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Solar eclipse and your pet: How to keep your furry friend safe – Global News

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As Canadians eagerly anticipate the upcoming solar eclipse, the question on many minds is whether their beloved pets can partake in the celestial spectacle.
Some may worry about the potential harm to their pets’ eyes, while others may be curious about any behavioural changes their dogs or cats might exhibit during the eclipse’s total blackout.
“A lot of the excitement for people is going to be overwhelming for animals,” said Dr. Karen Ward, chief veterinary officer at the Toronto Humane Society. “So it can be really fun for people to be out with a whole bunch of other people celebrating this really incredible event together. But it doesn’t mean their dog wants to be part of it.
On Monday, the solar eclipse’s path of totality will pass through parts of Ontario, Quebec, New Brunswick, Prince Edward Island, Nova Scotia, and Newfoundland and Labrador. Read more about where the eclipse path will take place and when.
The Toronto Humane Society sent out an advisory on Wednesday, cautioning pet owners about potential risks posed by the solar eclipse. While animals usually avoid direct sun-gazing, the organization emphasized concerns regarding the event’s accompanying large crowds and noise, which could unsettle pets.
While the event of an eclipse does not appear to pose any significant health risk for pets like dogs and cats, Ward said there are some issues to keep in mind.
During the eclipse, your dog or cat may exhibit changes in behaviour, such as acting nocturnal during total darkness or showing signs of increased anxiety, according to Ward.
She pointed to a 2020 study published in Animals, which observed zoo animals during a solar eclipse. The study found that during the 2017 eclipse in the United States, around 75 per cent of the observed species exhibited a behavioural response, with a majority of the animals engaging in their evening or nighttime behaviours. For example, gorillas started getting ready for bed, giraffes displayed increased anxiety and Galapagos tortoises began mating.
Ward believes some of this behaviour, such as getting ready for bed, may also be seen in pets.
She added that because pets tend to pick up on their owners’ energy, any excitement or nervousness may also influence how they feel.
“The biggest recommendation is just to keep them inside,” she stressed. “We’re encouraging folks to go out with their human family and friends to experience and enjoy the eclipse, but just to leave their pets at home. It can be a little confusing to them when there’s that change in light.”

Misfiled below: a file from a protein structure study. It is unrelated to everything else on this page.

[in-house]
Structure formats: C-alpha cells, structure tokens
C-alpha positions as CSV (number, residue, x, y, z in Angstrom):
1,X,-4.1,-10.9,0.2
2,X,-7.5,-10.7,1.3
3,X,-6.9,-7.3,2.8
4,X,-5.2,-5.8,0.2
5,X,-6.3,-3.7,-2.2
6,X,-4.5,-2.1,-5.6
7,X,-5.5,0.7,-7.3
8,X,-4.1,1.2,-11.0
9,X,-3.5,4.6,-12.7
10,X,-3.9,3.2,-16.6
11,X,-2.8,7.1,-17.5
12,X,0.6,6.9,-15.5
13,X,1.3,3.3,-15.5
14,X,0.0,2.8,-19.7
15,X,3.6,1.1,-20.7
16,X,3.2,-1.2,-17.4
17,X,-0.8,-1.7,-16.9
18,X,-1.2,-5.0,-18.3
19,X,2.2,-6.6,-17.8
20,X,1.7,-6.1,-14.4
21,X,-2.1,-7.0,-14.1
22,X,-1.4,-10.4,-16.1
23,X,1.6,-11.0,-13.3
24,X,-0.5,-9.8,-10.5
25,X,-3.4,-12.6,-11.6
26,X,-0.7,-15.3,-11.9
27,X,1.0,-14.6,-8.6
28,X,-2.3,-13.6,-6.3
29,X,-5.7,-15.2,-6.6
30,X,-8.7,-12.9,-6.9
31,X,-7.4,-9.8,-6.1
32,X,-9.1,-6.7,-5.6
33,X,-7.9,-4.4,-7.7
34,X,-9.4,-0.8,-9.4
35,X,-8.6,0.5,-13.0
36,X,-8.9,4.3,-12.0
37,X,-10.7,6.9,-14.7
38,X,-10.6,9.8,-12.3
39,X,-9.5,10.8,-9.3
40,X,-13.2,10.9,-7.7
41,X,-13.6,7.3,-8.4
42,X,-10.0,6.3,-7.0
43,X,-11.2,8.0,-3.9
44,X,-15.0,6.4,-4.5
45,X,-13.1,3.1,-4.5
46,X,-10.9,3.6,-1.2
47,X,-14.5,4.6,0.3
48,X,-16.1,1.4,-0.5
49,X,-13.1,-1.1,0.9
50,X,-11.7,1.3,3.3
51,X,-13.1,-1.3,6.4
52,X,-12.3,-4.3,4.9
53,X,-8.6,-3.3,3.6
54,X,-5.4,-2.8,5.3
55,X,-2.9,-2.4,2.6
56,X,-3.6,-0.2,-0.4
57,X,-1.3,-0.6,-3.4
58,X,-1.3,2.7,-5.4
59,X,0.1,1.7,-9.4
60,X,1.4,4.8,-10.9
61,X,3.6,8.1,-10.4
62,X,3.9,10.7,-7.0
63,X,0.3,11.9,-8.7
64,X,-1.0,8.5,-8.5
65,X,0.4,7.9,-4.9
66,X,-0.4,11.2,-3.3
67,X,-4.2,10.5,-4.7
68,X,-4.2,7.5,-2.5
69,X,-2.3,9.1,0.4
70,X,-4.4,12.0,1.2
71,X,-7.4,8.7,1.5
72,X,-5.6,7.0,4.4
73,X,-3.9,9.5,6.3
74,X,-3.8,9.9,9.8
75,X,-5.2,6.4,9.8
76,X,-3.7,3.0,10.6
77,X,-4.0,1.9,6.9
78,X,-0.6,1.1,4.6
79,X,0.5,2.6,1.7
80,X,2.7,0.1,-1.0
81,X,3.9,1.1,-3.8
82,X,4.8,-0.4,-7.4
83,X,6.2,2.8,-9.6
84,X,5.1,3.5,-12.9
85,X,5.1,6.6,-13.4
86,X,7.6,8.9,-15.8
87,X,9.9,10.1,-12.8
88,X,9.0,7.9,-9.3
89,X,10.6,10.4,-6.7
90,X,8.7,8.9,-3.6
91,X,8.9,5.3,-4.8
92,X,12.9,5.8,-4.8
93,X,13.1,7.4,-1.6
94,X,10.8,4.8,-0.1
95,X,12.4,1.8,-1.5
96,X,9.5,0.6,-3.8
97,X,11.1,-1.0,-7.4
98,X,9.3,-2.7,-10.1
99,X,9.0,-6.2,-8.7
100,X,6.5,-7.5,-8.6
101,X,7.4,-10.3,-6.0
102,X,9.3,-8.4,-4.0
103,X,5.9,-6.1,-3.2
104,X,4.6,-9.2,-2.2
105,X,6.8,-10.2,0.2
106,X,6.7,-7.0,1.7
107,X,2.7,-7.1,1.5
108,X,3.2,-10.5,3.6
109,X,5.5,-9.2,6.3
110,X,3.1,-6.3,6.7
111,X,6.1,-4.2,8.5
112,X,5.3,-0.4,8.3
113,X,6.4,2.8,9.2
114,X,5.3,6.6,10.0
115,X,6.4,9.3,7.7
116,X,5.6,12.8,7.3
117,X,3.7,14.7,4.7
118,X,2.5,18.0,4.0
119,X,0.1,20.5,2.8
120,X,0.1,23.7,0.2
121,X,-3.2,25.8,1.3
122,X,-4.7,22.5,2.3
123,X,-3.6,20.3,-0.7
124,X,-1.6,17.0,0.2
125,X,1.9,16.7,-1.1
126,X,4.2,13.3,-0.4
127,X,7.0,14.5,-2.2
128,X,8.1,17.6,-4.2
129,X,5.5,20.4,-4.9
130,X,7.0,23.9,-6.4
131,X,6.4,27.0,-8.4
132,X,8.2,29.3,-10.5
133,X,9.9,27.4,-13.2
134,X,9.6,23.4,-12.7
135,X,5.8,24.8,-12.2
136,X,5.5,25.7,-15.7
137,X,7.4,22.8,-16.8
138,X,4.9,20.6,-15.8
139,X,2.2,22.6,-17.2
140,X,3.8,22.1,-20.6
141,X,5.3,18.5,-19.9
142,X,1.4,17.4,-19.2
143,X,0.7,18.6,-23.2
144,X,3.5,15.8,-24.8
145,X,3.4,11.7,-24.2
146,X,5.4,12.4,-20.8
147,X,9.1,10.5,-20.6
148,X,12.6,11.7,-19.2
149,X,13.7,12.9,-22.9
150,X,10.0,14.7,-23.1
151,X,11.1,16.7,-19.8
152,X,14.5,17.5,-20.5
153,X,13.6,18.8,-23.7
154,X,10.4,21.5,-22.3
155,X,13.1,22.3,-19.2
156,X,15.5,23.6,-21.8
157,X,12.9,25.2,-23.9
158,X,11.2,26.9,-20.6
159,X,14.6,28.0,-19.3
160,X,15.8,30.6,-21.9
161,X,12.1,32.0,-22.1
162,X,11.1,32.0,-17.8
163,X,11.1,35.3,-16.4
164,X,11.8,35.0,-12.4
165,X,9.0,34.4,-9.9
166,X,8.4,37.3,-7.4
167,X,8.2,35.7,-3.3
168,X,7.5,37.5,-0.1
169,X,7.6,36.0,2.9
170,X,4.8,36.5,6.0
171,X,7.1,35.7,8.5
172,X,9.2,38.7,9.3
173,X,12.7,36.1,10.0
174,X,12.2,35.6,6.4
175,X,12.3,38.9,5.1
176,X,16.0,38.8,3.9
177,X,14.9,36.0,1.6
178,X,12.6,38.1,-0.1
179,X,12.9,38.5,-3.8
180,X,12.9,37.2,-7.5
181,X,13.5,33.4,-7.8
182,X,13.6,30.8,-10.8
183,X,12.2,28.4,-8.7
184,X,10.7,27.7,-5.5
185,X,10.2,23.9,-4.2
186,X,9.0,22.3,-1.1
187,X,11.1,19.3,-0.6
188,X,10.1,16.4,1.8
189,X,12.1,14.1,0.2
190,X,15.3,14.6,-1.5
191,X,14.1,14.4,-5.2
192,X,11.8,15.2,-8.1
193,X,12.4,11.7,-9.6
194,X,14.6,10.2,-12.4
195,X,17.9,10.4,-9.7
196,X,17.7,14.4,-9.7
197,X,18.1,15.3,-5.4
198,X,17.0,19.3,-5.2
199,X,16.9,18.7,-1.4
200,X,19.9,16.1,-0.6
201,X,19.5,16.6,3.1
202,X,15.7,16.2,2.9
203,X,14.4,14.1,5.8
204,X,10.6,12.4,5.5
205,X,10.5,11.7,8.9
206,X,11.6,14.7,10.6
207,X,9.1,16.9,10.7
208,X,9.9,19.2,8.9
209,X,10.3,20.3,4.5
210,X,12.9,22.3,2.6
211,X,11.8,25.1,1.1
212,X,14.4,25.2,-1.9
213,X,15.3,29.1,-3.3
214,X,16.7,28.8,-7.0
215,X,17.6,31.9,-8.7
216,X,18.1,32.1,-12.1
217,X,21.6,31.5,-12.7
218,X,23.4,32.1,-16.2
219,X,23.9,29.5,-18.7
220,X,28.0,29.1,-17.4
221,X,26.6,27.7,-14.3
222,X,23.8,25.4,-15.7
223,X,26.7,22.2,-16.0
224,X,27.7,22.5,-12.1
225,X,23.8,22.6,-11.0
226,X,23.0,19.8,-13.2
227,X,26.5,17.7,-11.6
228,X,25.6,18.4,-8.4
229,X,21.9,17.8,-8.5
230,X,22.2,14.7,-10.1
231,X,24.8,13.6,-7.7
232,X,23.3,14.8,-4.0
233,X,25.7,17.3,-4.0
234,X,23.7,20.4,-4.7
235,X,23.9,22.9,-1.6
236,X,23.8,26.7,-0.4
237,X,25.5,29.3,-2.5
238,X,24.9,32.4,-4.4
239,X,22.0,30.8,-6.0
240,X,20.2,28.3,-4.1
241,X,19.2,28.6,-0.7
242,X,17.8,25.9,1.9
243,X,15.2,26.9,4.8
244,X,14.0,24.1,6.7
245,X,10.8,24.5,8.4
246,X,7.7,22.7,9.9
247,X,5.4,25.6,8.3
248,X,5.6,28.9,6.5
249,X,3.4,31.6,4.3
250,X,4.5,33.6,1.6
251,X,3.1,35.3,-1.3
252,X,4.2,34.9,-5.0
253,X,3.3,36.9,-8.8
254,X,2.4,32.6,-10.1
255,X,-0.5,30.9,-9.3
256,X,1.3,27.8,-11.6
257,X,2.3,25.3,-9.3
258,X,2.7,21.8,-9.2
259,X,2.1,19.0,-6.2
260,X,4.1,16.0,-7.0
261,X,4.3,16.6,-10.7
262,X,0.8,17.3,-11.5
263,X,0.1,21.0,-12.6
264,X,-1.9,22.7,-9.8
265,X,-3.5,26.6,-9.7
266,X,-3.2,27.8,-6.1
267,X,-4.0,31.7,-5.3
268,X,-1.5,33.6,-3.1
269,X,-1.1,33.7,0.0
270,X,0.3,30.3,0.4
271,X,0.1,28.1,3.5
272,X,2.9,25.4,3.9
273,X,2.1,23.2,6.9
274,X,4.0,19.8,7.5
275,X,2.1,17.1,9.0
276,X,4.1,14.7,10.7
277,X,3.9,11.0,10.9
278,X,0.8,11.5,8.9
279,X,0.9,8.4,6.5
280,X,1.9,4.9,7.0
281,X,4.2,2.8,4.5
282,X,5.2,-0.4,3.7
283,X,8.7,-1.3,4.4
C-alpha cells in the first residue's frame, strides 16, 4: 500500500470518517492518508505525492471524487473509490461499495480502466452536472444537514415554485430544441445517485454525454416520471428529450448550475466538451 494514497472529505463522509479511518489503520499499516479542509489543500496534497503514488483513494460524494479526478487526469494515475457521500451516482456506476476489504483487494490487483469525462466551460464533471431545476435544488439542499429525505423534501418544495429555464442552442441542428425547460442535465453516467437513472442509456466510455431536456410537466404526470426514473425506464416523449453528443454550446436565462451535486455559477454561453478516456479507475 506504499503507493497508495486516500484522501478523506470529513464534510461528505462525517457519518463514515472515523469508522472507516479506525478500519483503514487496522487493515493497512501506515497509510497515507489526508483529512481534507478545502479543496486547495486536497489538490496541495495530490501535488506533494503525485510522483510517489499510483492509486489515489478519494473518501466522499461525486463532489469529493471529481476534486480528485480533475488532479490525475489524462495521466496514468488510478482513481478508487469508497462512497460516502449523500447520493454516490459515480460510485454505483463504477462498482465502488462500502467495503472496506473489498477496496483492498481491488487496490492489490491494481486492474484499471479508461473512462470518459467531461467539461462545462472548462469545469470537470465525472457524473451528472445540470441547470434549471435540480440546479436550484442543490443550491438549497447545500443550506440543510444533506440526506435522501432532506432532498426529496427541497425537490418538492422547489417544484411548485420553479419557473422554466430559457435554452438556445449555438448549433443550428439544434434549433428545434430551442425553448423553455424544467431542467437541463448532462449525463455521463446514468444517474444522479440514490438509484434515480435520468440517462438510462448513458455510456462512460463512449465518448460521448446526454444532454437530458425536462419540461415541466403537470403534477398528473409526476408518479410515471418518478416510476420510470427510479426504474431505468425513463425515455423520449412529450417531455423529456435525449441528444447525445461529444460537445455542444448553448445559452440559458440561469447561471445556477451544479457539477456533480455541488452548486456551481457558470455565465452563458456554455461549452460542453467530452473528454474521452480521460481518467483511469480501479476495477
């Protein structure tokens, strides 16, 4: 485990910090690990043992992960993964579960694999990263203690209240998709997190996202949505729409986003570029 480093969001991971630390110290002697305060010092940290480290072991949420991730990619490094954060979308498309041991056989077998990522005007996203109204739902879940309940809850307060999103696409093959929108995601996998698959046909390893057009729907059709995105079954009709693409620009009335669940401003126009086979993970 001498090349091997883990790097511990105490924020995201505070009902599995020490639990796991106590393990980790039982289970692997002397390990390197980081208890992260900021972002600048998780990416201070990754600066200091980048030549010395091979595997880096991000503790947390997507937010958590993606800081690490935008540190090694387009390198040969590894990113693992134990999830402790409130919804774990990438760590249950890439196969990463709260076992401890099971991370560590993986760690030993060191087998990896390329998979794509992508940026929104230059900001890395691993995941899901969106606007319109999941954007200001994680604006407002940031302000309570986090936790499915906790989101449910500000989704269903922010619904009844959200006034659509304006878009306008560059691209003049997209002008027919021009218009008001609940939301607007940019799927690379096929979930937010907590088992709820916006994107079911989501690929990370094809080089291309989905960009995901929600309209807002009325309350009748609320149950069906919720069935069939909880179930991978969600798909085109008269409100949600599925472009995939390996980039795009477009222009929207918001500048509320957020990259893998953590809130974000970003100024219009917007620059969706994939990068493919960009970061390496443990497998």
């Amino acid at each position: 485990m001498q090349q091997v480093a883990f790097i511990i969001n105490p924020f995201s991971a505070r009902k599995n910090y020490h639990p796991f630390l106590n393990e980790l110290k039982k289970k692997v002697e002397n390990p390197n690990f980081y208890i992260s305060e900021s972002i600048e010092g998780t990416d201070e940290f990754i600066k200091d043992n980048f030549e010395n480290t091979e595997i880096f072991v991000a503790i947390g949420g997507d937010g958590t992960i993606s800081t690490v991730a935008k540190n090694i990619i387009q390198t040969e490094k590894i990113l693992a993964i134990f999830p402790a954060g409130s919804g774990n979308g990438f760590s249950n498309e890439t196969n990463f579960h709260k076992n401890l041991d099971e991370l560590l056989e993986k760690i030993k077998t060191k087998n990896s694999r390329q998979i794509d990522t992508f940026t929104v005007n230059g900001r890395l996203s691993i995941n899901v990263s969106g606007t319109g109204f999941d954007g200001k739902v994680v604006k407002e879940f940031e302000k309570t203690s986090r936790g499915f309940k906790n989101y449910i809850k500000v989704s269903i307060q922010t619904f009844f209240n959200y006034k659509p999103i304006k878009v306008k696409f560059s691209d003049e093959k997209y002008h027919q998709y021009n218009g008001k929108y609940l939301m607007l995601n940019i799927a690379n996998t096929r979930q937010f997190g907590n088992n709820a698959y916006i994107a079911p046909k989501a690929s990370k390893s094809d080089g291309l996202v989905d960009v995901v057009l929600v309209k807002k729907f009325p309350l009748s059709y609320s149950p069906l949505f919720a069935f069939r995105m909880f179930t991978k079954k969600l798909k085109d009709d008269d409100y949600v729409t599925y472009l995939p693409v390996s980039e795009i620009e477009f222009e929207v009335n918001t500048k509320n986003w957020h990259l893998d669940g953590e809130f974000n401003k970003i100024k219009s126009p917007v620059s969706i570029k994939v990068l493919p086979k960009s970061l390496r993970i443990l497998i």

And when your pet is inside the home, she recommends keeping them comfortable with their favourite bedding or giving them treats.
People must wear protective eyeglasses for the eclipse to safeguard against the intense brightness of the sun’s rays, which can cause serious eye damage if viewed directly.
However, Ward said pets instinctively avoid looking at the sun, making it unnecessary to purchase or make them wear protective eyewear.
“They are not going to look up unless they’re encouraged to look up — and we are strongly asking people not to do that,” Ward said. “So they have a fair bit of common sense… it’s not normal behaviour for our pets to stare at the sun.”
The solar eclipse is anticipated to attract massive crowds, with people from all over converging on prime viewing locations.
For example, one of the prime locations for viewing the eclipse is in the Niagara Region with thousands of people expected to flock to the area on Monday. In response to the anticipated influx, local authorities declared a state of emergency in the Niagara Region.
Dr. Rebecca Greenstein, a veterinarian medical advisor for Rover, said a lot of people may be tempted to bring their pets with them to an eclipse viewing party, but she advised leaving them at home if possible.
“For most pets, they really thrive in familiar environments with the familiar sounds, familiar, smells. And they really don’t appreciate being brought along as a plus one. It’s probably safest for them to be staying at home or with a trusted pet site,” she said.
She mentioned that some more social dogs might fare better in large crowds, while animals prone to anxiety may need extra care. For anxiety-prone pets, Greenstein recommends sticking to their routine and providing added reassurance and distraction.
If you decide to bring your pet along, she advises ensuring you have food and water for them and keeping your dog on a leash. This is important as the extra excitement, or the total eclipse, may spook your pet.
— With files from Global News’ Saba Aziz 
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